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Written by Timothy Sexton
I spent the summers of 1984 and 1985 as an associate pastor at Dolores Mission Church, the poorest parish in the Los Angeles archdiocese.
The “I” here is the narrator of the book, Father Gregory Boyle. This is Boyle’s story and the opening lines of the “Introduction” effectively and quite efficiently state the setting in simple, unadorned language. Do not get used to that. Once the narrative gets into the meat of the matter, some sections of the book are dominated by far more metaphorical language and figurative imagery.
The desire of God’s heart is immeasurably larger than our imaginations can conjure. This longing of God’s to give us peace and assurance and a sense of well- being only awaits our willingness to cooperate with God’s limitless magnanimity.
A recurring theme throughout the text is the size of God. God is situated metaphorically as the marinade in which one should soak. Elsewhere are references to the concept of a “tiny God.” Boyle’s message is continually one of knowing the vastness of God’s part in the world and recognizing it and appreciating and, more to the point, fundamentally understanding the value such immensity can bring to the smallest details of one’s life.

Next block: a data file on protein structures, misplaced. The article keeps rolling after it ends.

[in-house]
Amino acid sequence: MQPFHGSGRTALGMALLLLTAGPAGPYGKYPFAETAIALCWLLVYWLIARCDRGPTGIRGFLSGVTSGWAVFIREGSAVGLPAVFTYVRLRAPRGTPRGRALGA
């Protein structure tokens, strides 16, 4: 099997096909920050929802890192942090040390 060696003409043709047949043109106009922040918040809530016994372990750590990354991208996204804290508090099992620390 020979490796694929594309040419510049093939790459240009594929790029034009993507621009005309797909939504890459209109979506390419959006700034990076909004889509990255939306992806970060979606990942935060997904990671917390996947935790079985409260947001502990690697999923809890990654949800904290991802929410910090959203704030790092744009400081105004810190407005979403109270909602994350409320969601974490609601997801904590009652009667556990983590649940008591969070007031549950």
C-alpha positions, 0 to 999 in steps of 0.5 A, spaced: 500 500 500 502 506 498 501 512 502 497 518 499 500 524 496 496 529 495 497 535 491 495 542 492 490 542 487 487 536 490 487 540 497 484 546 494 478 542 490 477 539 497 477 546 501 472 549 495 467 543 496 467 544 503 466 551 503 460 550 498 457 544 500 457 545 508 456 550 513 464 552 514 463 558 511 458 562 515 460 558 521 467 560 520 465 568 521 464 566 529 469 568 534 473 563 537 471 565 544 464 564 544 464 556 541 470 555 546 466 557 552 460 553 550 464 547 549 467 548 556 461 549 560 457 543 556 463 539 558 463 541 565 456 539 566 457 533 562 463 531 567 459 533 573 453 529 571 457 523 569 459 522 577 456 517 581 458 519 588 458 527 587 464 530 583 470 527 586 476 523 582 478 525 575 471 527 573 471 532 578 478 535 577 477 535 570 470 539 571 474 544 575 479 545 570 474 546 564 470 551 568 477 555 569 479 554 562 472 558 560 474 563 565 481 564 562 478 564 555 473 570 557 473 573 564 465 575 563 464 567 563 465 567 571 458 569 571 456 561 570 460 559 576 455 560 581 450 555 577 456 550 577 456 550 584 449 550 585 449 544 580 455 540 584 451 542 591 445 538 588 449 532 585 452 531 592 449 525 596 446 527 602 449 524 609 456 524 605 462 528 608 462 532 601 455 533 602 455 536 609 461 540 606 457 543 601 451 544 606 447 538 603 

“I give up, what do you think I should do with my money?”
Stark is a Hollywood producer twice nominated for an Oscar for producing Funny Girl and The Goodbye Girl. Following the 1992 L.A. riots sparked by the verdict in the Rodney King beating trial, Boyle visits his friend who wants to do something in response to the gang violence. After shooting down a number of suggestions that only a rich white guy could possibly make relative to the subject of street gang life, he finally, in desperation, asks the question quoted above. And from that question sprang what is widely regarded as one of the most successful community responses to gang violence in any American city: the Homeboy Bakery.
They don’t know what a Gentile is but have a passing familiarity with “Genitals.” (Try this one yourself—go to the Acts of the Apostles and substitute “genitals” wherever you find “Gentiles.” It livens up this book as never before.)
Father Boyle is commenting on what he has termed “homie-propisms” which is when a homie or homegirl (to whom the book is dedicated) substitutes a word they know for one they don’t when reading from the Bible. The passage is a good indication of how Father Boyle’s memoir does not take either religion or his servicing of those in the city’s poorest parish overly serious and without humor. In fact, there is a great deal of humor as well as self-deprecatory treatment of religion along with the intensely emotional testaments to the sacred. Things even get a little profane at times.
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